Millions of women are tired, achy and sick due to invisible emotional wounds, says integrative physician Elson Haas, M.D., author of Ultimate Immunity (buy on Amazon, $16). “When we resist or block our emotions, they get ‘stuck’ in our muscles. These ‘trapped’ emotions can cause physical problems, even if we think we’re over the trauma that caused them.”
“Trapped emotions are a form of stress, which weakens our ability to fight off infections,” Dr. Haas explains. A study in Psychosomatic Medicine found subjects who scored highest for negative emotions were three times more likely to succumb to a virus than those with a sunnier outlook.
Symptoms remain until emotions are physically released. “Resolution happens by stopping and listening to our inner conflicts,” says Dr. Haas. “We need to recognize issues and emotions we’re blocking so we can release them.”
A mind/body technique called tapping coaxes the release of trapped emotions. “Tapping affects the brain’s stress center and the memory center,” explains psychologist Peta Stapleton, Ph.D., author of The Science Behind Tapping (Buy on Amazon, $22.49). “It helps you feel calm, which allows memories that cause distress to surface so you can release them.” The payoff: In one study, tapping lowered anxiety by 40 percent and pain by 57 percent.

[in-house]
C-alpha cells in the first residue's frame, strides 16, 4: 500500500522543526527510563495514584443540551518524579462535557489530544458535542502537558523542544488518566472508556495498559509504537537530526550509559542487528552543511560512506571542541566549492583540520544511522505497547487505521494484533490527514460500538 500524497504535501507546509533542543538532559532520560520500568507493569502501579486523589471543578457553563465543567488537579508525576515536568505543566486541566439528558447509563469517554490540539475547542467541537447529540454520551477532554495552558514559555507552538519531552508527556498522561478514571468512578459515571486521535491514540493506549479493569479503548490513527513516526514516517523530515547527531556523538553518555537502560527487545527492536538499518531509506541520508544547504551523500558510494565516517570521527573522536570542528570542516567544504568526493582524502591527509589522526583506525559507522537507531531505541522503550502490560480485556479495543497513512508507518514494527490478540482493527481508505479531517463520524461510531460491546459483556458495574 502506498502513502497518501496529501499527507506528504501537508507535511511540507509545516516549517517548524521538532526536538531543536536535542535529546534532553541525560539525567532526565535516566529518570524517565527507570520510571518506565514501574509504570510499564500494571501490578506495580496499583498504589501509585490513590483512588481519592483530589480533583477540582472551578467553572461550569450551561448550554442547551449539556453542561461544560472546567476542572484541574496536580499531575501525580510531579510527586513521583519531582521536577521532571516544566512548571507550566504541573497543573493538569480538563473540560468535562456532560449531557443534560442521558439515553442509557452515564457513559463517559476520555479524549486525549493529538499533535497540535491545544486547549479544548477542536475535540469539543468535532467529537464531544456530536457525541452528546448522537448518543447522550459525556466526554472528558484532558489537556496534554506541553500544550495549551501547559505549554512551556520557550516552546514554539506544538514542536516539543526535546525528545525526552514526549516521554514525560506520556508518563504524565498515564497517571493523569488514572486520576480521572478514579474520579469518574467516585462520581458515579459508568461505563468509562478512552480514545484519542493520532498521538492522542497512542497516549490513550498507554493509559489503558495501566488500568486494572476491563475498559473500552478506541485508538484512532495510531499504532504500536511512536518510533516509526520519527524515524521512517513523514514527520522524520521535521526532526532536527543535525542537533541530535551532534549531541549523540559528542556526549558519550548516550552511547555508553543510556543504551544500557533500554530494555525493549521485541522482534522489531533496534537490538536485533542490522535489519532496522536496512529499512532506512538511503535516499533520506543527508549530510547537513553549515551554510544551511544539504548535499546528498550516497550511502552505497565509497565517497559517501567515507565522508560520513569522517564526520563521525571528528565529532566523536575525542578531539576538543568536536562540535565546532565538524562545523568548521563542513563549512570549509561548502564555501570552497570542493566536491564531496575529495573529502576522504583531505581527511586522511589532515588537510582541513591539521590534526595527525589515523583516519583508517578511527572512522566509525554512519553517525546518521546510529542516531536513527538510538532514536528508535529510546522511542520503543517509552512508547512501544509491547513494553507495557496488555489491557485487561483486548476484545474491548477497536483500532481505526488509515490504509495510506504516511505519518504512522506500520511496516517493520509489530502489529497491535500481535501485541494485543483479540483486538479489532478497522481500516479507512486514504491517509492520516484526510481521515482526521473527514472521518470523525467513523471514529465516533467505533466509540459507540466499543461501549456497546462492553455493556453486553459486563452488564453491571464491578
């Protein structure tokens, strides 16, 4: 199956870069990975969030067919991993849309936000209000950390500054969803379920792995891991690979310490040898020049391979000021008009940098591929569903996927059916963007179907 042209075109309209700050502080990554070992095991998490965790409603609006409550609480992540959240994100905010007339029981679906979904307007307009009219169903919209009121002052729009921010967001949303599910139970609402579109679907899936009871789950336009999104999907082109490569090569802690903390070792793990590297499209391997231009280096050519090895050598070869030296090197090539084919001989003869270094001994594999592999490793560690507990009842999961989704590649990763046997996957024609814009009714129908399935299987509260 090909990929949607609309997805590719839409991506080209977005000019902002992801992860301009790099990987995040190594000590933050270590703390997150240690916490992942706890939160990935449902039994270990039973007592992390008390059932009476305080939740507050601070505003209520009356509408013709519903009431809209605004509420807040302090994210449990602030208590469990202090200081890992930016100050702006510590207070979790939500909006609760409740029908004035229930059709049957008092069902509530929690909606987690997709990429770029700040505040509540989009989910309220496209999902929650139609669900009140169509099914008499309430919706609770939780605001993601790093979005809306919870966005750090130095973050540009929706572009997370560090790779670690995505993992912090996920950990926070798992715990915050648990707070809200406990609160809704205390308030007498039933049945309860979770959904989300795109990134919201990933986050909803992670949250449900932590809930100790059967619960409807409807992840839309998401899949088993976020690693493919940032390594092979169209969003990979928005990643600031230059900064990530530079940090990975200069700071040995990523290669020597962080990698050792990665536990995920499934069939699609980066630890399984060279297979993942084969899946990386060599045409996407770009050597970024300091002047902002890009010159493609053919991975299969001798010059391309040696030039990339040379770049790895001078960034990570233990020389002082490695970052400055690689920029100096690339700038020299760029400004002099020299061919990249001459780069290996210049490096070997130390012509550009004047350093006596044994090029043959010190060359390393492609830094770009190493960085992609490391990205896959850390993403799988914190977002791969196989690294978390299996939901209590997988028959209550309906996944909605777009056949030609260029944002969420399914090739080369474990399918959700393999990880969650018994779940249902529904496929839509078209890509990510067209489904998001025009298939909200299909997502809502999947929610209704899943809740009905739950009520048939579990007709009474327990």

Try a foam roller massage. “Emotions and memories are held in the cells all over the body as well as in the brain,” says Stapleton. “If your tightness or pain is due to an emotional trauma, foam rolling will help the emotions emerge so you can set them free.” To do: Place a foam roller on the floor and lie or sit on it so your tight area is over the roller. Slowly roll back and forth over the area with light pressure for two minutes a day.
This article originally appeared in our print magazine.